What is the most important information I should know about Mirena?

· Avoid smoking cigarettes while using Mirena. Smoking increases the risk of developing a heart attack, stroke, or blood clot.

· Mirena does not protect you from sexually transmitted diseases--including HIV and AIDS.


What is Mirena?

· Mirena is a form of progesterone, which is a female hormone involved in conception. Mirena is used to prevent pregnancy by inhibiting ovulation (the release of an egg from an ovary) and by causing the cervical mucous to thicken, which makes it harder for sperm to move toward the uterus.

· Mirena is used to prevent pregnancy for up to 5 years.

· Mirena may also be used for purposes other than those listed in this medication guide.


What should I discuss with my healthcare provider before taking Mirena?

· Before using Mirena, tell your doctor if you have     ·high blood pressure, angina, or heart disease;     ·had a stroke;     ·a bleeding or blood-clotting disorder;     ·liver disease;     ·breast cancer, uterine, or another hormone-related cancer;     ·undiagnosed, abnormal vaginal bleeding;     ·a history of intracranial hypertension (increased blood pressure inside the head);     ·diabetes;     ·an increased level of cholesterol in your blood;     ·migraines;     ·asthma; or     ·seizures or epilepsy.

· You may not be able to use Mirena or you may require special monitoring during treatment if you have any of the conditions listed above.

· Mirena is in the FDA pregnancy category X. This means that Mirena is known cause birth defects in an unborn baby. Hormonal changes during pregnancy can have very serious negative effects on a developing baby. The use of Mirena during early pregnancy is not always harmful to a developing baby. Notify your doctor immediately if you think you might be pregnant.

· The hormones in Mirena pass into breast milk. Talk to your doctor before using Mirena if you are breast-feeding a baby.


How should I use Mirena?

· Use Mirena exactly as directed by your doctor. If you do not understand these directions, ask your pharmacist, nurse, or doctor to explain them to you.

· To use the Norplant system, your doctor or health care provider will surgically implant six capsules containing Mirena under the skin of your upper arm.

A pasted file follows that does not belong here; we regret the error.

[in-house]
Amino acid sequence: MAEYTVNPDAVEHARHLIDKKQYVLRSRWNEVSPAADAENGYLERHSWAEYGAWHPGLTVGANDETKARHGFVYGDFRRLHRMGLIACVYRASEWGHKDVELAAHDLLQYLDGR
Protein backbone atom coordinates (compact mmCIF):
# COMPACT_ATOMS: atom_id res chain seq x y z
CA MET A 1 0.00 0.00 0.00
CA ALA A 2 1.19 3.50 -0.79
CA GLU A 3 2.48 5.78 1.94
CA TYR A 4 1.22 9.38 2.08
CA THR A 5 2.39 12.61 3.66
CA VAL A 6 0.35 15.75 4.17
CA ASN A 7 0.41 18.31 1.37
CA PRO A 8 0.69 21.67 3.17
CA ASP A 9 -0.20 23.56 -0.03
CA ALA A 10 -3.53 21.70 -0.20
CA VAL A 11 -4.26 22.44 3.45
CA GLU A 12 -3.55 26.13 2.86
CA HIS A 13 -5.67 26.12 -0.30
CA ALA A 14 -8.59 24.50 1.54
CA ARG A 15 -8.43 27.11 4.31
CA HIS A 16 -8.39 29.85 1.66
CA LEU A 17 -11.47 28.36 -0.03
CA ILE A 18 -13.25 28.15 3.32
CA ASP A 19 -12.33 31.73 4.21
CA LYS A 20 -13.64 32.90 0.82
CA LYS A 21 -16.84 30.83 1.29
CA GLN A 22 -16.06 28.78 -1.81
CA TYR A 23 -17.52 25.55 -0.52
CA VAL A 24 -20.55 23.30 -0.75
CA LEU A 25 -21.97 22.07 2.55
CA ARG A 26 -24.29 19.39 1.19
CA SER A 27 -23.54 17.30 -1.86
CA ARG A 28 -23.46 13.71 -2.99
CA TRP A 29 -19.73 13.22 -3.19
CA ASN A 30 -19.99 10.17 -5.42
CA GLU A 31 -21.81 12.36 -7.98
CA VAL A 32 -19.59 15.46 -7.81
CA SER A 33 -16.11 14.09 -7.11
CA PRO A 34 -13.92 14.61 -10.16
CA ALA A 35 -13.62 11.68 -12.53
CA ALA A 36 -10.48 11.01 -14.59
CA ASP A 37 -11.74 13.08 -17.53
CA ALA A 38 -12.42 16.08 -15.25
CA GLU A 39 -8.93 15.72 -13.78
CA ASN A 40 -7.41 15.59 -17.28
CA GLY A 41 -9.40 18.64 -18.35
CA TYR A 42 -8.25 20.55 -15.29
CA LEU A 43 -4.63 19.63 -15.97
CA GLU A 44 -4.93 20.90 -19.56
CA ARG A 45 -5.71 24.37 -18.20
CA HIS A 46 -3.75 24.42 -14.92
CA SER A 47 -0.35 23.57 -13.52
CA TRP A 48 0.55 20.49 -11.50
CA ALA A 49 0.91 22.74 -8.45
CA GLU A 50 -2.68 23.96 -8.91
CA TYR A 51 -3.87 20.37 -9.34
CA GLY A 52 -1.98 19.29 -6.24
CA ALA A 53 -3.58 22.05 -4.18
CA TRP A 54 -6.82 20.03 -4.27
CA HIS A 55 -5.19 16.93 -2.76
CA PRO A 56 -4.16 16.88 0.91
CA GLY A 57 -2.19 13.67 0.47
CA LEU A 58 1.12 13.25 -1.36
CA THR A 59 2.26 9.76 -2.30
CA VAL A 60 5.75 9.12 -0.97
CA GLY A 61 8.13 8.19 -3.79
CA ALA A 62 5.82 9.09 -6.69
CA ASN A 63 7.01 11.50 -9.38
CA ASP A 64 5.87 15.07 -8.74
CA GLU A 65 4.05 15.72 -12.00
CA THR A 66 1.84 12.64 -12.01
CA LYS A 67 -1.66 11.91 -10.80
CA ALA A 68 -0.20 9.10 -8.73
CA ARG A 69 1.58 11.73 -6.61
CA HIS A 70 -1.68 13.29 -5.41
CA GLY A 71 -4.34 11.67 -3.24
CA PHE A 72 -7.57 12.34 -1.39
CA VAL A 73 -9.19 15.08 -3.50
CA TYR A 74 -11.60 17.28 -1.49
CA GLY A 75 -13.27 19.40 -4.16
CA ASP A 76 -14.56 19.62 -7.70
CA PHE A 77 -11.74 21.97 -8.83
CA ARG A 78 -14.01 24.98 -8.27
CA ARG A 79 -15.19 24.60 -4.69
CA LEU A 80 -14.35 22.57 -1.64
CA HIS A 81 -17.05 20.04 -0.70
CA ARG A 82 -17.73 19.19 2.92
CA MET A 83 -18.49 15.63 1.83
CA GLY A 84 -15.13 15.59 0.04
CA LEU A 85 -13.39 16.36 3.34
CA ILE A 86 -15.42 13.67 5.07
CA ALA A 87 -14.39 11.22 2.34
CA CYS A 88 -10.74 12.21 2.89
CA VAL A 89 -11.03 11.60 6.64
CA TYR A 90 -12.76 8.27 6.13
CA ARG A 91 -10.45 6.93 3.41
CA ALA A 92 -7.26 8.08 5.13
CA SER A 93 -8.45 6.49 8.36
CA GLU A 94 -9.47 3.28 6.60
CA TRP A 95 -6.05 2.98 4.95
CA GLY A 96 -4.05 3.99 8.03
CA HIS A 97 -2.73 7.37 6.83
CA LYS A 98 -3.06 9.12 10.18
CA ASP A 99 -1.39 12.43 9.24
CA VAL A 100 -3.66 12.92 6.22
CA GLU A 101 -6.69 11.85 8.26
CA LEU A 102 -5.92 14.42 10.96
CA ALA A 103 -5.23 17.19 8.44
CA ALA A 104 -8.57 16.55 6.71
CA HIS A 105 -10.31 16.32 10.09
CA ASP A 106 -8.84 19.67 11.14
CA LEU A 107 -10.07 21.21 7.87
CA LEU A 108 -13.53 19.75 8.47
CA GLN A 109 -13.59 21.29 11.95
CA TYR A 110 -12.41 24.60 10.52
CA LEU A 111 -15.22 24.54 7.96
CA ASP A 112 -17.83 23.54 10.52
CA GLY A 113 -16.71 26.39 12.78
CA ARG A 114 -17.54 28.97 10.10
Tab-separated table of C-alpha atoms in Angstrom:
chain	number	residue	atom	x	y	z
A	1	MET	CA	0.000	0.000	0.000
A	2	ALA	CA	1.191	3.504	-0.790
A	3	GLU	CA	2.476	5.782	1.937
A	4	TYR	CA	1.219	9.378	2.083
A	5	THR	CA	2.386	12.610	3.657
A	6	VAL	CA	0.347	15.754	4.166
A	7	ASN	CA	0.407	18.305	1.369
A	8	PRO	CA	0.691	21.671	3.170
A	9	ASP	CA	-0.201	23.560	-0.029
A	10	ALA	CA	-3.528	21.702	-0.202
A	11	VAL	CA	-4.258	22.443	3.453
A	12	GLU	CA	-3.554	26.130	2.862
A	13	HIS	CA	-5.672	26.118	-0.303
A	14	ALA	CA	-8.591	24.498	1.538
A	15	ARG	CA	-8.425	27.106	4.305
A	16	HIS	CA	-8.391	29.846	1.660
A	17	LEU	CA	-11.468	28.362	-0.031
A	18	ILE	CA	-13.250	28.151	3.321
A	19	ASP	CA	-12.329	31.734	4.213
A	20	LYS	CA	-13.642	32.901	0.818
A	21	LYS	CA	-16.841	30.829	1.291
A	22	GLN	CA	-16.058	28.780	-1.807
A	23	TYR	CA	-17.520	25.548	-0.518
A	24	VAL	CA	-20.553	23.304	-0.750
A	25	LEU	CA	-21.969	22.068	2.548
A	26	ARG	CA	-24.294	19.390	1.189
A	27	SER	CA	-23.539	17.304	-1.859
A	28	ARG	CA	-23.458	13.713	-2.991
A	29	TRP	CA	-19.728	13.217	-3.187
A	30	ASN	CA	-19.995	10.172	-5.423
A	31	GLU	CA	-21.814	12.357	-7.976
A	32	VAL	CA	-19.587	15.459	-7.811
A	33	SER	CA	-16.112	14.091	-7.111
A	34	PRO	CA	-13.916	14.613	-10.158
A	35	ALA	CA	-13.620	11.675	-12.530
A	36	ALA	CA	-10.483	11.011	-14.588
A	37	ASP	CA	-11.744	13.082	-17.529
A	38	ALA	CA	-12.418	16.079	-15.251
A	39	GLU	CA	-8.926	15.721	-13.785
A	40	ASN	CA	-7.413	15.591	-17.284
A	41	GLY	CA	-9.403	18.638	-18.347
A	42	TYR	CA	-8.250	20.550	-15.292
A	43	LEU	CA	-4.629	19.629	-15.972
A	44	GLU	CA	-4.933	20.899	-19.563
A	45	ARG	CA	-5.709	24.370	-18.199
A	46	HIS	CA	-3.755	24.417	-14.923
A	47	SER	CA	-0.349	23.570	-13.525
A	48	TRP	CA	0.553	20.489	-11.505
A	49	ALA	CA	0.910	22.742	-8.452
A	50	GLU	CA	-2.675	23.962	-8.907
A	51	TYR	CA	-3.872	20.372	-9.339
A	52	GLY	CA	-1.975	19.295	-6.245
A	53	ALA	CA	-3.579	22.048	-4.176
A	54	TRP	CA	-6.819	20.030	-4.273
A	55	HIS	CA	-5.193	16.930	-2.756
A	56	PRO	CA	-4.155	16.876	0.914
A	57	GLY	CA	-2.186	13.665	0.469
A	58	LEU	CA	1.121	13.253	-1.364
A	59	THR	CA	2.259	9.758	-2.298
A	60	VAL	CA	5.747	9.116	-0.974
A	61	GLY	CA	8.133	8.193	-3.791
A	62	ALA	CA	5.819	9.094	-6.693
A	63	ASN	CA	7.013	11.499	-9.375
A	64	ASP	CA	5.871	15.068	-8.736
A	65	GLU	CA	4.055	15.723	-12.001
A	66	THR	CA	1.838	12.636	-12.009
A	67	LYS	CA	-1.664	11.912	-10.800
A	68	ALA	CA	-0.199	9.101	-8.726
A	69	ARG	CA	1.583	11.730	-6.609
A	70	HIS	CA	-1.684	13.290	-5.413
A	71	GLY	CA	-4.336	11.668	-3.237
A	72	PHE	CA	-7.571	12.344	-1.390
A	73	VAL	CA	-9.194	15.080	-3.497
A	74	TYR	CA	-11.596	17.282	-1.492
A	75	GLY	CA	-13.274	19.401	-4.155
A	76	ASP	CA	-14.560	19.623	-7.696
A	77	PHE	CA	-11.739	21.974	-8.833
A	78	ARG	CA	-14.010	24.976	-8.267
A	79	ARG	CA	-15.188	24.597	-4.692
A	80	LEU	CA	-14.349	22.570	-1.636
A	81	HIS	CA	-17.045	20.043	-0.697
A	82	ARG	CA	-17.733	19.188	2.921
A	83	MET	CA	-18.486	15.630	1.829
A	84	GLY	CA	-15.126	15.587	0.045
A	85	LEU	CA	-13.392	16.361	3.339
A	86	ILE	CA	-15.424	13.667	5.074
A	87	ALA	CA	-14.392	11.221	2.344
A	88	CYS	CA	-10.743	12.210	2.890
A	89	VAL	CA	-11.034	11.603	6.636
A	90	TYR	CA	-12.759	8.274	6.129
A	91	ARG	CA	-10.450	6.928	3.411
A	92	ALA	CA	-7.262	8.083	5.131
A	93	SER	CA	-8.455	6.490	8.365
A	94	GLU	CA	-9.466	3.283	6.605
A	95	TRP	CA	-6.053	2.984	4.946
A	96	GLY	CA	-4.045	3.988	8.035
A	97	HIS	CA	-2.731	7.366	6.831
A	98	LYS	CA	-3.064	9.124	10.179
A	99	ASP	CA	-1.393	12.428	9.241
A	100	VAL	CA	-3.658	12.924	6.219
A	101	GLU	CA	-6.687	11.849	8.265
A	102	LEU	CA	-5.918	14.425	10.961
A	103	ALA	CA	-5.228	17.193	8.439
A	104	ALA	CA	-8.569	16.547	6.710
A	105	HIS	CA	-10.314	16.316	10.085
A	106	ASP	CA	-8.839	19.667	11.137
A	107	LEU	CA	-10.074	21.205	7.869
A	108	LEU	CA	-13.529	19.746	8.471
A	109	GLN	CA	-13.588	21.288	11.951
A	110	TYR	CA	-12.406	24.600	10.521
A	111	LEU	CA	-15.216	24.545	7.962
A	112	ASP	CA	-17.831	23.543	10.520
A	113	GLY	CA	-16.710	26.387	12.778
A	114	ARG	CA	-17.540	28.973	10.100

· Following insertion of the capsules, keep the area clean and dry and avoid heavy lifting with that arm for 2 to 3 days. The incision should be healed in about 3 days. Follow your doctor's instructions regarding proper wound care.

· Use another method of birth control for at least 7 days after insertion of the Mirena capsules.

· Have a complete physical examination at least once a year while using a Mirena implant.

· The capsules will continue to work for 5 years and should be removed by the end of the fifth year. New capsules may be inserted at that time if desired.


What happens if I miss a dose?

· Since the implanted capsules continuously release a low dose of Mirena, missing a dose does not occur when using this form of Mirena.


What happens if I overdose?

· An overdose of Mirena can result only if more than six capsules are implanted at once, which is unlikely to occur.


What should I avoid while using Mirena?

· Avoid smoking. Smoking increases the risk of developing a heart attack, stroke, or blood clot.

· Mirena does not protect you from sexually transmitted diseases--including HIV and AIDS.


What are the possible side effects of Mirena?

· If you experience any of the following serious side effects, seek emergency medical attention or contact your doctor immediately:     ·an allergic reaction (difficulty breathing; closing of the throat; swelling of the lips, tongue, or face; or hives);     ·possible blood clot in the lung (shortness of breath or pain in the chest);     ·possible blood clot in an arm or leg (pain, redness, swelling, or numbness of an arm or leg);     ·headaches with a change in pattern, severity, or length, or that are unending in nature or accompanied by changes in vision;      ·high blood pressure (severe headache, flushing, blurred vision); or     ·liver damage (yellowing of the skin or eyes, nausea, abdominal pain or discomfort, unusual bleeding or bruising, severe fatigue).     ·infection at the insertion site;     ·pain, numbness, or tingling in the arm with the implanted capsules; or     ·movement of the capsules under the skin.

· Other, less serious side effects may be more likely to occur. Talk to your doctor if you experience     ·breakthrough, heavy, or prolonged menstrual bleeding;     ·lack of menstrual bleeding;     ·pain, swelling, or bruising at the insertion site;     ·headache or dizziness;     ·nausea;     ·breast tenderness;     ·changes in weight or appetite;     ·oily skin or acne; or     ·changes in hair growth.

· Side effects other than those listed here may also occur. Talk to your doctor about any side effect that seems unusual or that is especially bothersome.


What other drugs will affect Mirena?

· Other medications may decrease the effectiveness of Mirena. Talk to your doctor and pharmacist before taking any prescription or over-the-counter medicines, including vitamins, minerals, and herbal products, while using Mirena.


Where can I get more information?

· Your pharmacist has additional information about Mirena written for health professionals that you may read.